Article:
The invention has been described in detail with particular reference to preferred embodiments thereof, but it will be understood that variations and modifications can be effected within the spirit and scope of the invention.
Accordingly, the foregoing examples are drawn with reference to an autofocussing imaging system such as a photographic camera; however, the application and utility of the subject invention should not be considered as being limited to camera operations, as other imaging systems and their ancillary operations will also benefit from this invention.
|Cited Patent||Filing date||Publication date||Applicant||Title|
|US3364830 *||Jul 19, 1965||Jan 23, 1968||Itek Corp||Optical system for aerial camera|
|US3644037 *||Apr 28, 1969||Feb 22, 1972||Ck Optical Co Inc||Anamorphic lens systems|
|US4158134 *||Jan 19, 1978||Jun 12, 1979||Siemens Aktiengesellschaft||Method and apparatus for automatically recognizing faults in the surface of the dimensions of an object|
|US4766302 *||May 17, 1985||Aug 23, 1988||Minolta Camera Kabushiki Kaisha||Focus detecting device including means for determining a priority of correlation calculations|
|US4970384 *||Aug 9, 1989||Nov 13, 1990||Matsushita Electric Works, Ltd.||Optical sensor for detecting distance to an object including anamorphic light receiving lens|
|US5024529 *||Jan 29, 1988||Jun 18, 1991||Synthetic Vision Systems, Inc.||Method and system for high-speed, high-resolution, 3-D imaging of an object at a vision station|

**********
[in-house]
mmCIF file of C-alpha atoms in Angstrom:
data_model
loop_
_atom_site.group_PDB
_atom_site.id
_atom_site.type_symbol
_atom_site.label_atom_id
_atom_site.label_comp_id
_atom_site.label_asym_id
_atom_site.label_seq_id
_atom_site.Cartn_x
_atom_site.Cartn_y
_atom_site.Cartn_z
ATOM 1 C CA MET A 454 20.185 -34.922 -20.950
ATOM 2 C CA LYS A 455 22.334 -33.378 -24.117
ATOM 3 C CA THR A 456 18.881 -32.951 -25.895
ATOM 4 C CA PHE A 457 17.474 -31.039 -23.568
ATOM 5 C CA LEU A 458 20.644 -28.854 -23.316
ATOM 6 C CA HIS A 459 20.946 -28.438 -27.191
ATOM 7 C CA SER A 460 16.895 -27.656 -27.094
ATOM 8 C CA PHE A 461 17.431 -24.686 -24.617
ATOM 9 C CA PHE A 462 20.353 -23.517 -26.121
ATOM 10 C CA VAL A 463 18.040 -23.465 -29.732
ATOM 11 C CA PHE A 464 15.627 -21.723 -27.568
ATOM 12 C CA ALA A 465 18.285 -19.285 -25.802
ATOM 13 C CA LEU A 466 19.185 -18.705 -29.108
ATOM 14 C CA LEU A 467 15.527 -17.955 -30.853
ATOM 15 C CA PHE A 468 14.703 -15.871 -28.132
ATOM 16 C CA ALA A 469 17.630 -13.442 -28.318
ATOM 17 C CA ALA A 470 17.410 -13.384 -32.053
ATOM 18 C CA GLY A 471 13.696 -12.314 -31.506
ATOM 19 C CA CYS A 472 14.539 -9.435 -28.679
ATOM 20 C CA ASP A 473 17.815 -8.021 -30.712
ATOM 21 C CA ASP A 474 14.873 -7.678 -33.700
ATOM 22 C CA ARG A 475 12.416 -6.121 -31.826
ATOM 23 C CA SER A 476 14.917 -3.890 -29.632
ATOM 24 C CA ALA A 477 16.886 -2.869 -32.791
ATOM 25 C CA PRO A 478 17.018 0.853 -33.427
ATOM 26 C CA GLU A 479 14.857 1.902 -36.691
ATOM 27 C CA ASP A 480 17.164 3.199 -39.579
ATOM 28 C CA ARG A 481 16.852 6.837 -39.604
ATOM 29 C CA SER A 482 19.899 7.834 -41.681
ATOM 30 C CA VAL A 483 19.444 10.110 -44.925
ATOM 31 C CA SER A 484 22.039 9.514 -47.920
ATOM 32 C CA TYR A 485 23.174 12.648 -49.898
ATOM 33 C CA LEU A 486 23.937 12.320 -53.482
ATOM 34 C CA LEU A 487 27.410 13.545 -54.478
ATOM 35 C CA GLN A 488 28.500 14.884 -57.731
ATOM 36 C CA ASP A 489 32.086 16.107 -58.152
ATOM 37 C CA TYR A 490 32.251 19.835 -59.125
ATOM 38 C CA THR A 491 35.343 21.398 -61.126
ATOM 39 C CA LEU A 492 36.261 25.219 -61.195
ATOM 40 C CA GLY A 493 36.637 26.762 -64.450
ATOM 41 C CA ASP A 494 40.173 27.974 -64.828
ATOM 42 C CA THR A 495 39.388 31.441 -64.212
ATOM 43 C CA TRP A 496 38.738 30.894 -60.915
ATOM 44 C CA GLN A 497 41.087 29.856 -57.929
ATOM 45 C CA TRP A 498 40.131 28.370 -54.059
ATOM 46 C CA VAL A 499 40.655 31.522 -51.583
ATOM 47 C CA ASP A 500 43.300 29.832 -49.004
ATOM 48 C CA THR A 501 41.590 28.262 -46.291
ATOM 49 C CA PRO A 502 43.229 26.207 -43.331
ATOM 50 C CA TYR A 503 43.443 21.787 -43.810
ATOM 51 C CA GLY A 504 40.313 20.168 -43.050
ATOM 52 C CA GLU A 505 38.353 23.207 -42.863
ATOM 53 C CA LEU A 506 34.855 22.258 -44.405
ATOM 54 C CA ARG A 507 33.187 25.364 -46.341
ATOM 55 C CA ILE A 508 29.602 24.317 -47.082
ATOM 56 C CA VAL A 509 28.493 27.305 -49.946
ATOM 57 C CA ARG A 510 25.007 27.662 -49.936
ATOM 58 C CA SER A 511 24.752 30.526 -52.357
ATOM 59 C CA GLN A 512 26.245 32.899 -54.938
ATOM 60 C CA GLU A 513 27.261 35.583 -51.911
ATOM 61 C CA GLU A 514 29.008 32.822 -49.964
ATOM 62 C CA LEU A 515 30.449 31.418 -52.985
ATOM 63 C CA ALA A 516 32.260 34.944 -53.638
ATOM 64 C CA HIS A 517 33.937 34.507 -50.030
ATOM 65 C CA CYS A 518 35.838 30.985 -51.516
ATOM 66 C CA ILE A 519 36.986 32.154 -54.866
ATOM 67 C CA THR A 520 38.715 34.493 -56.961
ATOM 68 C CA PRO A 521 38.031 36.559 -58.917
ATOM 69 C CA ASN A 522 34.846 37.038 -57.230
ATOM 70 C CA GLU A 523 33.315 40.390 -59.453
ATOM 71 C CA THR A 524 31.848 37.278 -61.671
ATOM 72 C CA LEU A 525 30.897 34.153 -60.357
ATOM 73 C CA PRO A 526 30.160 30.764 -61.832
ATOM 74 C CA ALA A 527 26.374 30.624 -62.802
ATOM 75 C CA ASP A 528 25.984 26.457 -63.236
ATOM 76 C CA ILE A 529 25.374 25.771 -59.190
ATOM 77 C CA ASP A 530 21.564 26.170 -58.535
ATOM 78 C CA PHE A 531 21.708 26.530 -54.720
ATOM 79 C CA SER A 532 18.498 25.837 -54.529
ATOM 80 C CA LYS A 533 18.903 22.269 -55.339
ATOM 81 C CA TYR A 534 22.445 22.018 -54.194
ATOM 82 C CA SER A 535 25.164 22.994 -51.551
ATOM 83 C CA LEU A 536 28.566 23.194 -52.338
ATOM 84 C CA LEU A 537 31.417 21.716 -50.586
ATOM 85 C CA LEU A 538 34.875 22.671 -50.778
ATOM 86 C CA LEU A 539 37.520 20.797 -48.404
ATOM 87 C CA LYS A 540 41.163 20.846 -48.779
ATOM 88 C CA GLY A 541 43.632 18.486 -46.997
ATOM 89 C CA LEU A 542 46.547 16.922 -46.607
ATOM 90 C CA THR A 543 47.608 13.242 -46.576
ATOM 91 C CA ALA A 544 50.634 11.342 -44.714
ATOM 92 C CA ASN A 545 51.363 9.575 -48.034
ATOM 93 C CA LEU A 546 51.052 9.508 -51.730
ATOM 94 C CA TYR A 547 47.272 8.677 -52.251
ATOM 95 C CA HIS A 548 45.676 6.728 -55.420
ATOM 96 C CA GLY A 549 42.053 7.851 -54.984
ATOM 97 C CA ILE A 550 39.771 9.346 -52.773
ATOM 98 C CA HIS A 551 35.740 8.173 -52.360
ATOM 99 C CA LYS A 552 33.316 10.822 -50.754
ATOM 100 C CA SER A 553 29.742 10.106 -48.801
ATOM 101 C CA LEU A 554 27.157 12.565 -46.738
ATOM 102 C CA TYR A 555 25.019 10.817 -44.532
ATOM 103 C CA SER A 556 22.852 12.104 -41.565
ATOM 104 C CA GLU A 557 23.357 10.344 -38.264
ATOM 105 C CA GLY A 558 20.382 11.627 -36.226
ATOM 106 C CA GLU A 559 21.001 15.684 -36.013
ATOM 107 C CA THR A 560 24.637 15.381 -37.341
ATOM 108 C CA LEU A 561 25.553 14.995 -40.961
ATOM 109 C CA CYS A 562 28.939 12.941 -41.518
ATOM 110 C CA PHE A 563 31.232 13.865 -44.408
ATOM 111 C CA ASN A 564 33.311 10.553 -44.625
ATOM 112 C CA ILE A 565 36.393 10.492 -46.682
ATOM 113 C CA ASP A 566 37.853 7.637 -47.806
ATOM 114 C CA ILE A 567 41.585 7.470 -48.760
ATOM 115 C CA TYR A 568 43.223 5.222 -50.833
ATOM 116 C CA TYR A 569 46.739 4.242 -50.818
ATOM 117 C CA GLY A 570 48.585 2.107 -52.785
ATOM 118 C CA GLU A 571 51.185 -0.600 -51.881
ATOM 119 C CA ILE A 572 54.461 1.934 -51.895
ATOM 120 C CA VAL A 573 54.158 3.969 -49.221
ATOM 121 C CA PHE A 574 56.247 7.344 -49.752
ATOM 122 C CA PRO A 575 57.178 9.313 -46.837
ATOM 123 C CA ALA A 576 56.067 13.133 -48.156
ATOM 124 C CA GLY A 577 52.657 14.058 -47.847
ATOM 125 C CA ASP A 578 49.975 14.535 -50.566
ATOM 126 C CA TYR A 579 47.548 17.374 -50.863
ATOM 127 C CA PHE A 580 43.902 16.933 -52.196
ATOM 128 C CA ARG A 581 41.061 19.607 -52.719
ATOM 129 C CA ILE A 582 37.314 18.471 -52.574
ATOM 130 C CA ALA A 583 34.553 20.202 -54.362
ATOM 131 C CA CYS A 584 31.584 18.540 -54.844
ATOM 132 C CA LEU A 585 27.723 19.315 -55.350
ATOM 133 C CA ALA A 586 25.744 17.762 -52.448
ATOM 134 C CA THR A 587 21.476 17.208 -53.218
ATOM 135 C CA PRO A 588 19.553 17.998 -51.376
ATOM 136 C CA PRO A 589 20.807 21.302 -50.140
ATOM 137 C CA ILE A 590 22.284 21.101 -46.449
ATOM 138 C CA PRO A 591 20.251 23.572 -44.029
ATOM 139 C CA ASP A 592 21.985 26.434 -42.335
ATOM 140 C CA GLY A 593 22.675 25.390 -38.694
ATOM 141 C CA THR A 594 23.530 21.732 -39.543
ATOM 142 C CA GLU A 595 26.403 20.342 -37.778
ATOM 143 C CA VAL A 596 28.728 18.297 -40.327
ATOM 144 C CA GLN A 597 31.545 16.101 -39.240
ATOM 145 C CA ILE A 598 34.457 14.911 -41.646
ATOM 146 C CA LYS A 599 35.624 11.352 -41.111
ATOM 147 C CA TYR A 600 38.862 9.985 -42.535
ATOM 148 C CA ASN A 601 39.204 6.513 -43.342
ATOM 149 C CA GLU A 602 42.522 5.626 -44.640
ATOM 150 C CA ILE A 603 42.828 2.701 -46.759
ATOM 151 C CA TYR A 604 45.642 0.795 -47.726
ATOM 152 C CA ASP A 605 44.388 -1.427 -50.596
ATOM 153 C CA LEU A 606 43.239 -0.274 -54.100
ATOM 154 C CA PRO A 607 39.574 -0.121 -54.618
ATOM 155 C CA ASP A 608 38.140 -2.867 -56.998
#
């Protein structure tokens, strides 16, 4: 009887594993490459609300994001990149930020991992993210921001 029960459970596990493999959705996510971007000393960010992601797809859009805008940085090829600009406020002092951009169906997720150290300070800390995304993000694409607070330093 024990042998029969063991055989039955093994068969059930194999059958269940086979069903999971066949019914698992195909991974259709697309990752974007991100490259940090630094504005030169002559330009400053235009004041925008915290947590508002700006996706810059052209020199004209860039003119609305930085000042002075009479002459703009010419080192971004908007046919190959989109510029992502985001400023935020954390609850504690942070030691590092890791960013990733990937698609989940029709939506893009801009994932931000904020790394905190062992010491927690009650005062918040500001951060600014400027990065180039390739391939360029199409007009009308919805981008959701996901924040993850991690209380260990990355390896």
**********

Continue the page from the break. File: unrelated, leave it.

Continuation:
|Citing Patent||Filing date||Publication date||Applicant||Title|
|US5544252 *||Sep 2, 1992||Aug 6, 1996||Seiko Instruments Inc.||Rangefinding/autofocusing device of joint transform correlation type and driving method thereof|
|US5621459 *||Jul 2, 1996||Apr 15, 1997||Canon Kabushiki Kaisha||Image sensing apparatus which can detect optical characteristics of an image to control title insertion|
|US5864359 *||May 30, 1995||Jan 26, 1999||Smith & Nephew, Inc.||Stereoscopic autofocusing based on comparing the left and right eye images|
|US6618560 *||May 31, 2001||Sep 9, 2003||Pentax Corporation||Focus detection device|
|US6734967||Feb 11, 1999||May 11, 2004||Kla-Tencor Technologies Corporation||Focused beam spectroscopic ellipsometry method and system|
|US7577348 *||Jun 14, 2005||Aug 18, 2009||Canon Kabushiki Kaisha||Focus detection apparatus and optical apparatus|
|US7949241||Sep 29, 2009||May 24, 2011||Raytheon Company||Anamorphic focal array|
|US20040100632 *||Nov 18, 2003||May 27, 2004||Piwonka-Corle Timothy R.||Focused beam spectroscopic ellipsometry method and system|
|US20050105090 *||Dec 7, 2004||May 19, 2005||Piwonka-Corle Timothy R.||Focused beam spectroscopic ellipsometry method and system|
|US20050276593 *||Jun 14, 2005||Dec 15, 2005||Ryo Yamasaki||Focus detection apparatus and optical apparatus|
|US20110076004 *||Sep 29, 2009||Mar 31, 2011||Raytheon Company||Anamorphic focal array|
|U.S. Classification||250/201.8, 396/111|
|Dec 18, 1991||AS||Assignment|
Owner name: EASTMAN KODAK COMPANY A CORP. OF NEW JERSEY, NEW
Free format text: ASSIGNMENT OF ASSIGNORS INTEREST.;ASSIGNOR:HIBBARD, ROBERT H.;REEL/FRAME:005960/0196
Effective date: 19911217
|Jan 17, 1997||FPAY||Fee payment|
Year of fee payment: 4
|Mar 13, 2001||REMI||Maintenance fee reminder mailed|
|Aug 19, 2001||LAPS||Lapse for failure to pay maintenance fees|
|Oct 23, 2001||FP||Expired due to failure to pay maintenance fee|
Effective date: 20010817